The second case that comes to mind is Sophia’s experience as a father and mother. During her sentence, Sophia’s wife grows consistently different. She is dealing with the distance but also her husband’s transition from male to female. This becomes a real issue for Sophia, because she is replaced by a white man (colonization??). Sophia’s wife claims that their son needs a father as well as a mother. I am not condemning this woman, because her experience is difficult as well. However, the instance of a replacement father is heartbreaking and another example of Sophia being silenced, this time in her own family.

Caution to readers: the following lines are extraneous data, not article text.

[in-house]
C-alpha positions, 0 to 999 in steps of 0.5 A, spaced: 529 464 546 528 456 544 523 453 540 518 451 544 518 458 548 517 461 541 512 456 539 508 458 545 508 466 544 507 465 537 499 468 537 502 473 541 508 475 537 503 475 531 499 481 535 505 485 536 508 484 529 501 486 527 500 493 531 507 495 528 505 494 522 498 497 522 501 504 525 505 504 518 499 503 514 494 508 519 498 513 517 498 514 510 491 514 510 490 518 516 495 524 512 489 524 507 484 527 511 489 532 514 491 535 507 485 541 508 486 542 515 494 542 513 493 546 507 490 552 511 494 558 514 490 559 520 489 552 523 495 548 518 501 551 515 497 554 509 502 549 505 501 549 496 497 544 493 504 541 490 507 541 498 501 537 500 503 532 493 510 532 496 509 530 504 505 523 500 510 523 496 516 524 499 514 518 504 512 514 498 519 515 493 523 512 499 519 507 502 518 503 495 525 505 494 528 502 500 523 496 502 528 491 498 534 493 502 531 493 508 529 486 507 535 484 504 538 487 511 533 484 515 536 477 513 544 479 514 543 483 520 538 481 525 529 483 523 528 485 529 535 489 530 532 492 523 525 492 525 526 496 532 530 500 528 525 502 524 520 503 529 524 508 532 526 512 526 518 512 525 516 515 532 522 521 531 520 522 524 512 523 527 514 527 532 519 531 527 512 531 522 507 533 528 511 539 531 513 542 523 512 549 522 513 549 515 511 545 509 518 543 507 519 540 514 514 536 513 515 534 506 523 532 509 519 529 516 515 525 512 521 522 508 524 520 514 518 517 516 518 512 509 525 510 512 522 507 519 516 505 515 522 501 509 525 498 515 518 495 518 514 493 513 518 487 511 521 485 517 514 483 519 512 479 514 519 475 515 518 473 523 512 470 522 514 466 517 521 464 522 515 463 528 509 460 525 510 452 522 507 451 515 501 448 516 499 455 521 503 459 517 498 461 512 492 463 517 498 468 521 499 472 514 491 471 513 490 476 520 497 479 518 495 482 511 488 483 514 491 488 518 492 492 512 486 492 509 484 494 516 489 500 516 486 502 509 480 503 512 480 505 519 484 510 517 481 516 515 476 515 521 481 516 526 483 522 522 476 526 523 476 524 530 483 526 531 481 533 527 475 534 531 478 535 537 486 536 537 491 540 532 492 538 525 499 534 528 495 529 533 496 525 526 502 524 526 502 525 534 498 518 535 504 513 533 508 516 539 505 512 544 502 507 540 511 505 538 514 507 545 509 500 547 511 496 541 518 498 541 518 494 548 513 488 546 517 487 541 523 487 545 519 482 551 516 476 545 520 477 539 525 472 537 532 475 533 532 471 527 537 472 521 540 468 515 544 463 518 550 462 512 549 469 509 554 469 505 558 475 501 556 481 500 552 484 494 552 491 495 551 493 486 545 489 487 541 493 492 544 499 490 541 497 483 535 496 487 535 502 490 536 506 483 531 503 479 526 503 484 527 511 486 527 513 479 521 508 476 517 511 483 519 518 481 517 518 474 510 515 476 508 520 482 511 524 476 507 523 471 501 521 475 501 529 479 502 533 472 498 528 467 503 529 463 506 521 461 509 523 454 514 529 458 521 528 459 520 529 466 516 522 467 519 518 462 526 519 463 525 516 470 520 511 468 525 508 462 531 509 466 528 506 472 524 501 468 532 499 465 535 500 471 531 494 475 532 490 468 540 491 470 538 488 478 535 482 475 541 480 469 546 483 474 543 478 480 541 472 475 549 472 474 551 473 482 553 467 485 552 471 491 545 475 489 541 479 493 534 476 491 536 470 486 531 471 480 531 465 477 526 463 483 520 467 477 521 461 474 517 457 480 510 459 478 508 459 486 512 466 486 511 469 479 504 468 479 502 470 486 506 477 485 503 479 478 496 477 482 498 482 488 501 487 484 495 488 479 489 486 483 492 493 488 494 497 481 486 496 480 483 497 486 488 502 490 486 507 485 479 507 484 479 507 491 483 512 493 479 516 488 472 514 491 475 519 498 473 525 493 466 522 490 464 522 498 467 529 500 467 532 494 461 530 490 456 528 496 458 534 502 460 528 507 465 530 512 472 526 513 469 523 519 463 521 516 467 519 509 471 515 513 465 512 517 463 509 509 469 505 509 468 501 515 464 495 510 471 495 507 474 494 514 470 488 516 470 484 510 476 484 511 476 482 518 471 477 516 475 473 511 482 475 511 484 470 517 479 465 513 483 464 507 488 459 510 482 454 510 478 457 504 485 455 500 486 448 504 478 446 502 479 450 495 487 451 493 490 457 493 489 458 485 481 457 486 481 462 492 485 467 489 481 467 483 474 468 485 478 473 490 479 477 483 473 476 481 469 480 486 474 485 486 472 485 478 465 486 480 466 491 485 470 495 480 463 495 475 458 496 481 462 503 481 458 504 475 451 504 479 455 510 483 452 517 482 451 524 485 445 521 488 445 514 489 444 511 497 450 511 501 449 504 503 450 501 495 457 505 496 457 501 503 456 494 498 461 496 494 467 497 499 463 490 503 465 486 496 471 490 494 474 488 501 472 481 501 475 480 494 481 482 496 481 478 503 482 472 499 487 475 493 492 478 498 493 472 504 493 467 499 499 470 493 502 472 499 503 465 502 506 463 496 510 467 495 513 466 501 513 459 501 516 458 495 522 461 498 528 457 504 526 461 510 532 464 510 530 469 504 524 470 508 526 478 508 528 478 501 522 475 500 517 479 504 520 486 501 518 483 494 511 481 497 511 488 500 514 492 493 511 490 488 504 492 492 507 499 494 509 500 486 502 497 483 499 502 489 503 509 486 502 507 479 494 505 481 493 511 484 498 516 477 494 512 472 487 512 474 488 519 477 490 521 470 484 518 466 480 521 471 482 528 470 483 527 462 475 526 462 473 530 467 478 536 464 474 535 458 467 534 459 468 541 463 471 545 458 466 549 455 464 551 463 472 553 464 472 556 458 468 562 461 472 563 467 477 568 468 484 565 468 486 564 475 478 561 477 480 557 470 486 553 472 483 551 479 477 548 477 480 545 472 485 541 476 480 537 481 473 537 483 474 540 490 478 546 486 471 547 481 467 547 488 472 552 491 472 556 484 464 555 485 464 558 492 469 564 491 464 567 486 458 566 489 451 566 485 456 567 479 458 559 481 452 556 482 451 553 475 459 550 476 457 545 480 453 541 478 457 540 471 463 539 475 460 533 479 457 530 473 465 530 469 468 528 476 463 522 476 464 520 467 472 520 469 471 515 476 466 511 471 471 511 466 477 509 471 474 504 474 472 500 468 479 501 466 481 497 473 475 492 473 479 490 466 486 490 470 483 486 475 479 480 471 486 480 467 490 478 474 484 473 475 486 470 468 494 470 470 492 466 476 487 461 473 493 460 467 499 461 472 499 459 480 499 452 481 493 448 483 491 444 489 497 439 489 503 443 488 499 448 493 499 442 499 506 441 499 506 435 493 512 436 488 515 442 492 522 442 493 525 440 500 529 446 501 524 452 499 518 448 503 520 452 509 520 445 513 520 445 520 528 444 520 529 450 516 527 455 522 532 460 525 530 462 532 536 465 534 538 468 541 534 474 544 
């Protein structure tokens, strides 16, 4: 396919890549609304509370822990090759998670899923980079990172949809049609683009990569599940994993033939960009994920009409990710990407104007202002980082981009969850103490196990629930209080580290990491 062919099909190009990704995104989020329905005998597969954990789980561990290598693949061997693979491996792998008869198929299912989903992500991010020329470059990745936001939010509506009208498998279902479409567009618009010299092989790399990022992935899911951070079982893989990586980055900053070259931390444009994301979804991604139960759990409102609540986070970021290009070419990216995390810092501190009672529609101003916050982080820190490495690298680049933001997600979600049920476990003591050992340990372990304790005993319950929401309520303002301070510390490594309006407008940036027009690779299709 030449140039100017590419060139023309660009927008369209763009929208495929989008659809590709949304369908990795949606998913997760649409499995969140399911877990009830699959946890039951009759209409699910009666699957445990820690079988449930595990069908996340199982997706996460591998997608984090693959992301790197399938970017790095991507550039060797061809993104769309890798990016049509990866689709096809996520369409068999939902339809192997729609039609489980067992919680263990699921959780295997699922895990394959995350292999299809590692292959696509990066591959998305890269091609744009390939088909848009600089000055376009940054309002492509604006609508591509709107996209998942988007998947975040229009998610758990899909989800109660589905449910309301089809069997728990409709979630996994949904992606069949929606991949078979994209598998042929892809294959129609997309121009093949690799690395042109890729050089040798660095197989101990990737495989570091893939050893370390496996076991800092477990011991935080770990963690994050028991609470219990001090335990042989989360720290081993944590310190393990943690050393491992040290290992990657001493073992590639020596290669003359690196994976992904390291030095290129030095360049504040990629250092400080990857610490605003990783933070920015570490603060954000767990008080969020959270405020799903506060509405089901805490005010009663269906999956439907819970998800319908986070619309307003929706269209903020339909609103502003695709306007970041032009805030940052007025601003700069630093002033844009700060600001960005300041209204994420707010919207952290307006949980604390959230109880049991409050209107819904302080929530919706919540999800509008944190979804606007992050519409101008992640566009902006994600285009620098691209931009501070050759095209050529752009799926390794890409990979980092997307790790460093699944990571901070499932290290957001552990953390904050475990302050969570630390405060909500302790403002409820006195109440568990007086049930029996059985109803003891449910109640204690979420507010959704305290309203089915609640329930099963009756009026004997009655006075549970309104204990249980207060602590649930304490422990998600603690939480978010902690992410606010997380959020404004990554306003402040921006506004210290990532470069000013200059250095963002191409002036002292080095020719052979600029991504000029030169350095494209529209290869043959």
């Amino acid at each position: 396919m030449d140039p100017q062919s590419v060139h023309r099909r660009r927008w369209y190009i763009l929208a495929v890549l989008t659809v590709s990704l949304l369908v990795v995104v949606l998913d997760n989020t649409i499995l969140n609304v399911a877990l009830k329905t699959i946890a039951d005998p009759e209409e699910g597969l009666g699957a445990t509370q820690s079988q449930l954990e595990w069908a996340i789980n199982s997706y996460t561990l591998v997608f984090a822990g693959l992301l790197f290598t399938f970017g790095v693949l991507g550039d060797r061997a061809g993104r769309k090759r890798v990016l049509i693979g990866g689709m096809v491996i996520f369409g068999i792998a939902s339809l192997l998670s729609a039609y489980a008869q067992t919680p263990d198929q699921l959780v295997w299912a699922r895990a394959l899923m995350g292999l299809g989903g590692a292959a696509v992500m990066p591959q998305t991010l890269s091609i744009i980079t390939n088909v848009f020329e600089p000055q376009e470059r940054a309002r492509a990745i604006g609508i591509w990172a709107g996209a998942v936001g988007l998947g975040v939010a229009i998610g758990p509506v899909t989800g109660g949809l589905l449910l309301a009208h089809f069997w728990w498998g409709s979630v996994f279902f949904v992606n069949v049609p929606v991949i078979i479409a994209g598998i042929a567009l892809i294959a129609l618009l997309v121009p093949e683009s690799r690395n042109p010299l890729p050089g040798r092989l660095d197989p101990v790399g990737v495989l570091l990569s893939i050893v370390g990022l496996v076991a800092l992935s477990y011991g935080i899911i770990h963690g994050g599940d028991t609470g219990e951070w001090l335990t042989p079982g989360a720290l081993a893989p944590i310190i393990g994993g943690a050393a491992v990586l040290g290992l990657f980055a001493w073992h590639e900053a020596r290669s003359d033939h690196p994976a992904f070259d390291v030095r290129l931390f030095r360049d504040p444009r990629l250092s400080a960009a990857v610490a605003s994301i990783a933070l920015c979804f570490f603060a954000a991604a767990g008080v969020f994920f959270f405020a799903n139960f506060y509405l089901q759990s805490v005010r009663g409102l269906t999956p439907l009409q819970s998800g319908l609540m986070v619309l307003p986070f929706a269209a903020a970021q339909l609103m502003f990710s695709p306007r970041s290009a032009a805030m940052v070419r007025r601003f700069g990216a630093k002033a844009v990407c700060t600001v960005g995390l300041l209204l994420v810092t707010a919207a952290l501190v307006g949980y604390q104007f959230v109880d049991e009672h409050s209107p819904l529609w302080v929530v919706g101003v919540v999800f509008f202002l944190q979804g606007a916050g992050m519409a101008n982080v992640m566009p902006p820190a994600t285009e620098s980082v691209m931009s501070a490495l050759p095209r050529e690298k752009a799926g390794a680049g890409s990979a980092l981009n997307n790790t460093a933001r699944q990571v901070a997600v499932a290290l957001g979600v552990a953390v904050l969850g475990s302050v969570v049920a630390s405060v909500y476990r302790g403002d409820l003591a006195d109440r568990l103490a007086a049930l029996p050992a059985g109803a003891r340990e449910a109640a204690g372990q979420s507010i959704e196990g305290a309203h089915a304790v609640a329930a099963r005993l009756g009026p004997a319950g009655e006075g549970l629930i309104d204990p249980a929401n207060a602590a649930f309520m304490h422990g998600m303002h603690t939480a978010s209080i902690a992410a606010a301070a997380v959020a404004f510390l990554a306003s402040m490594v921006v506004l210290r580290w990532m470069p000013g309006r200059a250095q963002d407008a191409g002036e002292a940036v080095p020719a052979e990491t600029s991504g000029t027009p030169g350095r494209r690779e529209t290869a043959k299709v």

The actress who plays Sophia, Laverne Cox, is quite the advocate for the trans community. She has proclaimed herself a “black, trans, middle class, woman” and is very focused on intersectionality and identity. By examining the characters of Cereus Blooms at Night and Orange is the New Black I have seen how different combinations of identities affect an individual. While carrying multiple identities should open up opportunities, they have proven to be limiting based on stigmas and historical patterns. These texts, Orange especially, should open up this discourse to the public and allow more individuals to see the effects of intersectionality.